Five years ago when Sandy Fruitt took over as director of the Central Kansas Community Foundation, she hoped they could grow to having $10 million in assets. Now they are at about $16 million and still growing.
"It has done so much better than we imagined," she said.
A faltering economy has worked in their favor as well. She said often when the economy is struggling, people are more aware of the need and more willing to donate.
"When people see cuts in the state with arts and other things, that can be motivating. People always seem to come through," she said.
The foundation makes grants for the community in several areas, such as health and education as well as many other areas.
They get their money though donations and from earning interest on those donations. Estate gifts are a big part of those donations. Some estates have given $1 million or more to the foundation, but they are much smaller at times. Fruit said estate gifts have come from teachers, secretaries and nurses and the last two were for $245,000 and $660,000.
"It is ordinary people choosing to make a difference in their community this way," she said.
Much of the money is invested in stocks and income off that is used to make grants. Five percent goes out in grants each year, and one percent is taken off to run the organization. Last year they earned 11.6 percent interest on their investments, which was better than normal and it varies year to year.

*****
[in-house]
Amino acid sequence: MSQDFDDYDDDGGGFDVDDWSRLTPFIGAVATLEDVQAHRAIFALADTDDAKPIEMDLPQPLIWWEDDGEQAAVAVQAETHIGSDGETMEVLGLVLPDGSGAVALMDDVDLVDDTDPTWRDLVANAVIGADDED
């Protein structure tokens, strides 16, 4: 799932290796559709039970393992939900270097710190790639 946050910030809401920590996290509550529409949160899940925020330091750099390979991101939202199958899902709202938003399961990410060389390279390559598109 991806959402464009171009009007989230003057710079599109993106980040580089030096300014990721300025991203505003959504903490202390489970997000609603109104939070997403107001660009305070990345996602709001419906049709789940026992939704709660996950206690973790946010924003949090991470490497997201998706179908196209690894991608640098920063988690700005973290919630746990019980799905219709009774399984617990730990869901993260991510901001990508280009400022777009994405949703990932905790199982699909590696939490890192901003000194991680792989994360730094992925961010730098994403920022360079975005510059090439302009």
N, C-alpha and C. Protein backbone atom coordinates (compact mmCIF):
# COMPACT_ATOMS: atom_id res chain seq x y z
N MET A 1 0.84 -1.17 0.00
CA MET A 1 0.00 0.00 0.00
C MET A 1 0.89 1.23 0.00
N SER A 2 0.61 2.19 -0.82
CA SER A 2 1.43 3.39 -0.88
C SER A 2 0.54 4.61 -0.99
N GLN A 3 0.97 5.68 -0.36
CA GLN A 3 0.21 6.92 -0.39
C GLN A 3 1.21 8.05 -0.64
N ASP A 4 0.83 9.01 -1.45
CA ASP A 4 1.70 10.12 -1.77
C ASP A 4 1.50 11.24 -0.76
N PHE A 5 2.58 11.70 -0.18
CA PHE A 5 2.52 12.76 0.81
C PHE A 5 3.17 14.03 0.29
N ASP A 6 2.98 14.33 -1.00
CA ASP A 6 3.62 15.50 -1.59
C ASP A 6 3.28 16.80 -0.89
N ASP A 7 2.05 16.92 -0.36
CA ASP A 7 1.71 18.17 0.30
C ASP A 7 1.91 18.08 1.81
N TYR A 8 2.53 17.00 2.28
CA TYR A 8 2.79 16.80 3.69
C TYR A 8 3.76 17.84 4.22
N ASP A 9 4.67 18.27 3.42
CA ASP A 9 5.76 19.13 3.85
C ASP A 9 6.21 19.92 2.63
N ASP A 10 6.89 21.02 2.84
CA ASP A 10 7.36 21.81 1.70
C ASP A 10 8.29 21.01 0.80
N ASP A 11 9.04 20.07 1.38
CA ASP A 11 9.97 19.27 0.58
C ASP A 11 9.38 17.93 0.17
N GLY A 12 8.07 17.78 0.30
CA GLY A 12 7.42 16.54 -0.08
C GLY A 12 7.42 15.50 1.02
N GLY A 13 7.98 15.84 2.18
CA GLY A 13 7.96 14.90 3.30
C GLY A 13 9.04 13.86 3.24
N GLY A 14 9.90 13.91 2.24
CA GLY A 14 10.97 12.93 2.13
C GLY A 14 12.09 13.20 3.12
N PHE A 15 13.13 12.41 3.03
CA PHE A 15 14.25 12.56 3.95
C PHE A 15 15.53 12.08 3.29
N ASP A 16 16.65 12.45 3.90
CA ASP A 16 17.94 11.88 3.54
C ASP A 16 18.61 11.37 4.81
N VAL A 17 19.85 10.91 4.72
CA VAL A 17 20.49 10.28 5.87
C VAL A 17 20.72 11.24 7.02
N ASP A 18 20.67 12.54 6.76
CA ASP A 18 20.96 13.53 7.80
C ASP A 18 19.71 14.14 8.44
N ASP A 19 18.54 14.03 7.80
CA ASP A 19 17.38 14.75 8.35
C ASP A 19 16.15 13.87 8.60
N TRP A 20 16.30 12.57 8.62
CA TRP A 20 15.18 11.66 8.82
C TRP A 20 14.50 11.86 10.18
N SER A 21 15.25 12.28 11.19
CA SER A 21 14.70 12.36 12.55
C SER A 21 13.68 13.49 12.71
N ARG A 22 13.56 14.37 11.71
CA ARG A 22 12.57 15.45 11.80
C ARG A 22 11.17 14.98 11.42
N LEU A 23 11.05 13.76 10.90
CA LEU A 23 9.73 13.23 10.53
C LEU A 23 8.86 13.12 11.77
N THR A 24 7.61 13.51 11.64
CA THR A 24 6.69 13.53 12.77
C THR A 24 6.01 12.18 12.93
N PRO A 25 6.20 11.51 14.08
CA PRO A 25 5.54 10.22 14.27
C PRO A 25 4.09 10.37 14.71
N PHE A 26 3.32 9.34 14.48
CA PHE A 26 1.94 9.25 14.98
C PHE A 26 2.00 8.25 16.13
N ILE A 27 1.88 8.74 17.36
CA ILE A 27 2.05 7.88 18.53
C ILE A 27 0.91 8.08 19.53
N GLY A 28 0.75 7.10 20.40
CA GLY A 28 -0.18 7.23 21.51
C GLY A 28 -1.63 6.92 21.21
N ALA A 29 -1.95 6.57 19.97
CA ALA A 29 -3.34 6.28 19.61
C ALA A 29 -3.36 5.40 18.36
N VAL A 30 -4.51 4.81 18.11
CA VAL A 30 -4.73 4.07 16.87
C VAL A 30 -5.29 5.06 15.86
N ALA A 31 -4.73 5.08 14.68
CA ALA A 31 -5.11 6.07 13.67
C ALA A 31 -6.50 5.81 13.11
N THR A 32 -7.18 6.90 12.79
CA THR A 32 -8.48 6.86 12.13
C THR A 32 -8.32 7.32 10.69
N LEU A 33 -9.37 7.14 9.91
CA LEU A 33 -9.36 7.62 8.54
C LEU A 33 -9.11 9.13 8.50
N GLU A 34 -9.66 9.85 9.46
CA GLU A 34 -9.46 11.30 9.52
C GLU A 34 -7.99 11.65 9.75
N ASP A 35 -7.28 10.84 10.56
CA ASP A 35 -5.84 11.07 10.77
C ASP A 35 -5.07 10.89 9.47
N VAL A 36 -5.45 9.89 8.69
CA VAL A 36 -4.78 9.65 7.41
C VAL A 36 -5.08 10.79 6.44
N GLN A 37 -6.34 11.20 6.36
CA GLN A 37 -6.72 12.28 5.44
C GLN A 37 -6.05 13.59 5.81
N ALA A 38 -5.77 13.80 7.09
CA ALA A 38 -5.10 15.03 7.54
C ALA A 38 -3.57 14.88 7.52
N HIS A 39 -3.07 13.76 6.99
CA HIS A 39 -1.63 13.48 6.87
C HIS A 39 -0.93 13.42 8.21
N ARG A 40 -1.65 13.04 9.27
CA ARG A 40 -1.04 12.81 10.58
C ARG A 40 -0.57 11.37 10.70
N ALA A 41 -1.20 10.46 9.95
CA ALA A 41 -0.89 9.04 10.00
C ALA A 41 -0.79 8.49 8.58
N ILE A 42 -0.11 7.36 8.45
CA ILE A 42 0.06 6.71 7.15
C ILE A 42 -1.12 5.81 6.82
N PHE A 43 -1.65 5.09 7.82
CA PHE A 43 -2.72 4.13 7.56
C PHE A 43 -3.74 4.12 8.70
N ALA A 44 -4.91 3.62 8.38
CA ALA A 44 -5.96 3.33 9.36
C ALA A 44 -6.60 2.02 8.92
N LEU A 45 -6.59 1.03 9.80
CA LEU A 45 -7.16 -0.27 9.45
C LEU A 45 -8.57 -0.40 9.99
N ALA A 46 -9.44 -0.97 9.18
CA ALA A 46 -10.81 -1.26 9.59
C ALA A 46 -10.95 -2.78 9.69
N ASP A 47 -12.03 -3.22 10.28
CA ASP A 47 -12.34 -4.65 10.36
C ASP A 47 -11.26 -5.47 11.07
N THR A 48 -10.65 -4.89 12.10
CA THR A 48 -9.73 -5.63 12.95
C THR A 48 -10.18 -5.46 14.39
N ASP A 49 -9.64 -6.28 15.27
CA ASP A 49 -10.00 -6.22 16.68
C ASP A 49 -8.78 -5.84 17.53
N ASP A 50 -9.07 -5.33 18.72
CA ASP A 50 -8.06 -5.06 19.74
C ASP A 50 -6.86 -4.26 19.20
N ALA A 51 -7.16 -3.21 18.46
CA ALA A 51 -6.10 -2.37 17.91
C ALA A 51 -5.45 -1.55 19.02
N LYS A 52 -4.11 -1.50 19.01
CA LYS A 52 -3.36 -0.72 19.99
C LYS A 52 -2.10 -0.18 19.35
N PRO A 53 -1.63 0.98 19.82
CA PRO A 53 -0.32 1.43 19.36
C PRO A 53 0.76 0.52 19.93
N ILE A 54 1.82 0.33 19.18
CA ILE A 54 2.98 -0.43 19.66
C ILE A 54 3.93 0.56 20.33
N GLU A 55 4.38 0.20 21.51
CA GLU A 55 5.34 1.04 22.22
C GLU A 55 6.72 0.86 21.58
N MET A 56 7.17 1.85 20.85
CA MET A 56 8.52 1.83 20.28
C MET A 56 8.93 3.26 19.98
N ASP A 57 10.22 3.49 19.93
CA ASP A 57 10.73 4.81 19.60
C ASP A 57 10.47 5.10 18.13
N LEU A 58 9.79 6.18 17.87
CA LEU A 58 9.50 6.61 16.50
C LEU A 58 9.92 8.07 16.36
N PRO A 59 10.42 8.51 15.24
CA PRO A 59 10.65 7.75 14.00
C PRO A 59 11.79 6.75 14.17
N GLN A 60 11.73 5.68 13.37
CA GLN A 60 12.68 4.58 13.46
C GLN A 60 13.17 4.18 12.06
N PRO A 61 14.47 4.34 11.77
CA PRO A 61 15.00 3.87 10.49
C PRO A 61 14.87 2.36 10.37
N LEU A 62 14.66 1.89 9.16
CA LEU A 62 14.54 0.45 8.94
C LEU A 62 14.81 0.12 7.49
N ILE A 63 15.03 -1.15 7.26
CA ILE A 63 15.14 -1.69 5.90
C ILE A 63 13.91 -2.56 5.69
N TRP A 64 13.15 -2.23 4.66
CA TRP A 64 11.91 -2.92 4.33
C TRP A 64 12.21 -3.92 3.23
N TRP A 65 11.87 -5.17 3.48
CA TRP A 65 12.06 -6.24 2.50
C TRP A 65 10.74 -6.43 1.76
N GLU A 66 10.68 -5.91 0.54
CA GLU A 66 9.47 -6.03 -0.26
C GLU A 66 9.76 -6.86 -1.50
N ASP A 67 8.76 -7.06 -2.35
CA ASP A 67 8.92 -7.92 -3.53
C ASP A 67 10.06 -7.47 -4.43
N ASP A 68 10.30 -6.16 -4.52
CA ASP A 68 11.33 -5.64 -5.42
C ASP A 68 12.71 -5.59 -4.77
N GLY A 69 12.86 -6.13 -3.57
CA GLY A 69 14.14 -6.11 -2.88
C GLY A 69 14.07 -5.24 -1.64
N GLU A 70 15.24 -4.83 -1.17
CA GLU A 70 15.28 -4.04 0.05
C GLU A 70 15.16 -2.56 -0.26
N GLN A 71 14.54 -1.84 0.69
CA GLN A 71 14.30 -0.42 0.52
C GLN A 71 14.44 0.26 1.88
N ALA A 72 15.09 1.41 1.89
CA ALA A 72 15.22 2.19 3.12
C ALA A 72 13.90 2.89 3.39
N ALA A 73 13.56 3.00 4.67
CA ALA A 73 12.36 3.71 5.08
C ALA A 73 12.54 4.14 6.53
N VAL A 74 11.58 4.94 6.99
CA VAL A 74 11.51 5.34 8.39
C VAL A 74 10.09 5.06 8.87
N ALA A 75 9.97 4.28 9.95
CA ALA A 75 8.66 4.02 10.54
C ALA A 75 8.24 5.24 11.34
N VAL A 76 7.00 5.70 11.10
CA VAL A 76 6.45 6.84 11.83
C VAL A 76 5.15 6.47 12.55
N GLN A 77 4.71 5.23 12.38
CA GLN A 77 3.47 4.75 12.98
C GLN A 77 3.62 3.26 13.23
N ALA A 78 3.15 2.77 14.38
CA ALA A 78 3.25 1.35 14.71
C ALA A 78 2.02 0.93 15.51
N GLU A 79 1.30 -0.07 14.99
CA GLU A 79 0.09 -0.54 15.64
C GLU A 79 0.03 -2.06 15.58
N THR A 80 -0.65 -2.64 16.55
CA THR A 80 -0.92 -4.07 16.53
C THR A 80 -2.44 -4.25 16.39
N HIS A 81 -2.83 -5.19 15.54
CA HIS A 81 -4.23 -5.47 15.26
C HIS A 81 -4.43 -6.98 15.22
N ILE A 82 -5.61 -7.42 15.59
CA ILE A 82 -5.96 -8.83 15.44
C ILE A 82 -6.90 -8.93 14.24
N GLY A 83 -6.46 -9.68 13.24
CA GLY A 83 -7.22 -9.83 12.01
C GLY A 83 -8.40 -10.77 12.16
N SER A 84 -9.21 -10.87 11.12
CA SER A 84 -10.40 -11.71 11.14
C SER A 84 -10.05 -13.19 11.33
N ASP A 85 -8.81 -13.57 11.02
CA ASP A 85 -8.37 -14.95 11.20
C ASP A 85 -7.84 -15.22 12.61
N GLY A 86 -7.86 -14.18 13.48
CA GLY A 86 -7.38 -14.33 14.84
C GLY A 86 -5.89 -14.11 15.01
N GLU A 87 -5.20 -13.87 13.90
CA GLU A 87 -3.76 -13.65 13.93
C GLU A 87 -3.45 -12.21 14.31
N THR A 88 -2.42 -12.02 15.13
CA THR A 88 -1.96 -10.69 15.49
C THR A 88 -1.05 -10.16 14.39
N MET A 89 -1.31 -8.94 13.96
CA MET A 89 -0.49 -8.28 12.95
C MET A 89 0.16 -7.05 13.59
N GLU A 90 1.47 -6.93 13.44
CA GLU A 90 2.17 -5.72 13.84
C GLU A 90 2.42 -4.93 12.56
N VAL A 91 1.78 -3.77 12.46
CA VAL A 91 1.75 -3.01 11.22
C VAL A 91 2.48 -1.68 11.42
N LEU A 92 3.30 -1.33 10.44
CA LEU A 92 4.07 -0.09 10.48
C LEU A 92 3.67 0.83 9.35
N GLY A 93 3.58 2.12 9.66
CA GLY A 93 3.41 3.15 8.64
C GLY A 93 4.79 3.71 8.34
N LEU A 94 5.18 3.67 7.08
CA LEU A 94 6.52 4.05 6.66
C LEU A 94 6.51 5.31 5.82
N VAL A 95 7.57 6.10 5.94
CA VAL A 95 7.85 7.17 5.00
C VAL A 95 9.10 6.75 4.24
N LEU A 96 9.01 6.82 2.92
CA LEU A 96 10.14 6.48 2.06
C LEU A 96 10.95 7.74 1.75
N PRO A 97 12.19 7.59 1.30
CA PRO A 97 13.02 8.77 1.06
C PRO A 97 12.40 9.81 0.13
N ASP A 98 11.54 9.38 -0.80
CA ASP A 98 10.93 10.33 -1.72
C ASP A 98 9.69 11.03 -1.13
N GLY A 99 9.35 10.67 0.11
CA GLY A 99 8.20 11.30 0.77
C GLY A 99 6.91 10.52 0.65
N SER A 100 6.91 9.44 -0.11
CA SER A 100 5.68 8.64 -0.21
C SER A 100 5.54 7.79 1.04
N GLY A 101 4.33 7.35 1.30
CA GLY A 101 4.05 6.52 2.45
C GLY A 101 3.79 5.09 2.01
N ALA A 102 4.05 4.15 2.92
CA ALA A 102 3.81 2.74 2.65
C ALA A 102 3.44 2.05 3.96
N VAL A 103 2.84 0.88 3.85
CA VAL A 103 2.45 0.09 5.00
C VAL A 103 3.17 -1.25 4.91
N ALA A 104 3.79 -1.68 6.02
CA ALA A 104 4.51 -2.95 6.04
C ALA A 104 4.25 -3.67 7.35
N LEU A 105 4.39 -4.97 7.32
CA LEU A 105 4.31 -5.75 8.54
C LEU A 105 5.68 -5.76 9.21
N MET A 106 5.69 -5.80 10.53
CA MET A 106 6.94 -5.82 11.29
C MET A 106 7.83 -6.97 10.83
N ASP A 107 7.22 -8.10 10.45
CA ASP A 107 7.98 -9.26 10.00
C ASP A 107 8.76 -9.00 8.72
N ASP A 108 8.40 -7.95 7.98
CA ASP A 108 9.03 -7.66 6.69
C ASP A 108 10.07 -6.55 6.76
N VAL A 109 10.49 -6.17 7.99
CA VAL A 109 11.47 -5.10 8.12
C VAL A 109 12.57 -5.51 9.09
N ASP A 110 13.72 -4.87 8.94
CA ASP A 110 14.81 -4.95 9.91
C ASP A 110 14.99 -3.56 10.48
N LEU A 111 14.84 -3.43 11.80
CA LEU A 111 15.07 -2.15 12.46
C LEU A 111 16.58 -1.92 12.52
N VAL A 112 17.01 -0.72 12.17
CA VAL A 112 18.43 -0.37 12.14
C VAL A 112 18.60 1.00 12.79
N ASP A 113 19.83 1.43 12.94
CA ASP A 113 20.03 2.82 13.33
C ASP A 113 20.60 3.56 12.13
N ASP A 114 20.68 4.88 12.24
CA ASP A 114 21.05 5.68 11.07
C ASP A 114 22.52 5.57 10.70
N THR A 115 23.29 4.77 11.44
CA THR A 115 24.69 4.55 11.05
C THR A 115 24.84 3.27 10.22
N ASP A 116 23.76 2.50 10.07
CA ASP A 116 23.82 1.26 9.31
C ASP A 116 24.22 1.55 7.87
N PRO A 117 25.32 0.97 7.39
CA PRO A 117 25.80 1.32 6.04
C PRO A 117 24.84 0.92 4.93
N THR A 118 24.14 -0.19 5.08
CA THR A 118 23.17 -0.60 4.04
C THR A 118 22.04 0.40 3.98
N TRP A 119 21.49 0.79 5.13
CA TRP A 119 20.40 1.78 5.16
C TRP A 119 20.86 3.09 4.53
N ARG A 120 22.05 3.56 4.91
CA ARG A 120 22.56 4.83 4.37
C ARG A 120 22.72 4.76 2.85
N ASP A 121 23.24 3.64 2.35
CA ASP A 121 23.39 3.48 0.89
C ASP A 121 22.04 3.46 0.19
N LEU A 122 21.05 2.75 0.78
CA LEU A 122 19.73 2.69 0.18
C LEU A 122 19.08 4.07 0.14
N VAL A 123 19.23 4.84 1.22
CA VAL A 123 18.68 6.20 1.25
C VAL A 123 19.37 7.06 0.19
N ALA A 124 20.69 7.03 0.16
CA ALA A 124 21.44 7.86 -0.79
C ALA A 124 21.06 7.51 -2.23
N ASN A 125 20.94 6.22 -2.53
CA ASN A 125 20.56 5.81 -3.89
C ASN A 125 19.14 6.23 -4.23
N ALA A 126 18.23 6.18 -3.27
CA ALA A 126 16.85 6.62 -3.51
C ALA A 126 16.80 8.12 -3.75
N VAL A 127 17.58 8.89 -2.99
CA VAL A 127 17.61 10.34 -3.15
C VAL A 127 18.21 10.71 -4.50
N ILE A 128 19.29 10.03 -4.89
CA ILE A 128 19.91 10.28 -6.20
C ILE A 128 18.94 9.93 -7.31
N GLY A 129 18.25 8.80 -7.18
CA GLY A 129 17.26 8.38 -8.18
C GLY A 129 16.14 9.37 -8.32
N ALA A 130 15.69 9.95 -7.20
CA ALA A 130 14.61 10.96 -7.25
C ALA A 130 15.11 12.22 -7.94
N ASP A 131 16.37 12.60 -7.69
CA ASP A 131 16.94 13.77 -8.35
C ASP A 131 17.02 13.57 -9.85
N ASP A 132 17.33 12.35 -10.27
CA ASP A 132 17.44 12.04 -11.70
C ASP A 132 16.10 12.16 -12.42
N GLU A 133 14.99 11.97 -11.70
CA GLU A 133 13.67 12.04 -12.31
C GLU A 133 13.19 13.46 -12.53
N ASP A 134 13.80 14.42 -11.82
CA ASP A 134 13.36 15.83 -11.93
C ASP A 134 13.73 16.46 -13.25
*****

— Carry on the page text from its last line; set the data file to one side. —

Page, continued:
One of the most popular ways of giving is a "donor advised fund." In these funds a familly can establish a fund and tell the foundation where they want it to go each year.
One similar is a women's community fund. In this case 40 women gave $500 each, and that gives the foundation $20,000 for distribution. Organizations can apply for grants and awards are made in the fall.
There is also the Kid's Fund, which had been funded by a local golf tournament. The foundation now supports it and awards $30,000 to $40,000 every year in the spring. Next year they will have a public health fund.
Several small towns also have foundations that operate under the umbrella of the Central Kansas Community Foundation. The Walton Rural Life Center and the Newton Public Library also have such organizations. Fruitt said they are able to operate with her foundation's 501c3 status instead of going through the time and trouble of getting their own.
"It has worked out well for them. It gets them on the fast track and they have done some amazing things," she said.
She said they work well because it is a simple idea, the way community foundations work.
She currently administers 280 funds and they represent several areas. School districts also can create scholarship programs and some of those are administered by the foundation.
Fruitt said she has been pleased with the $16 million level, and hopes to reach the $20 million mark.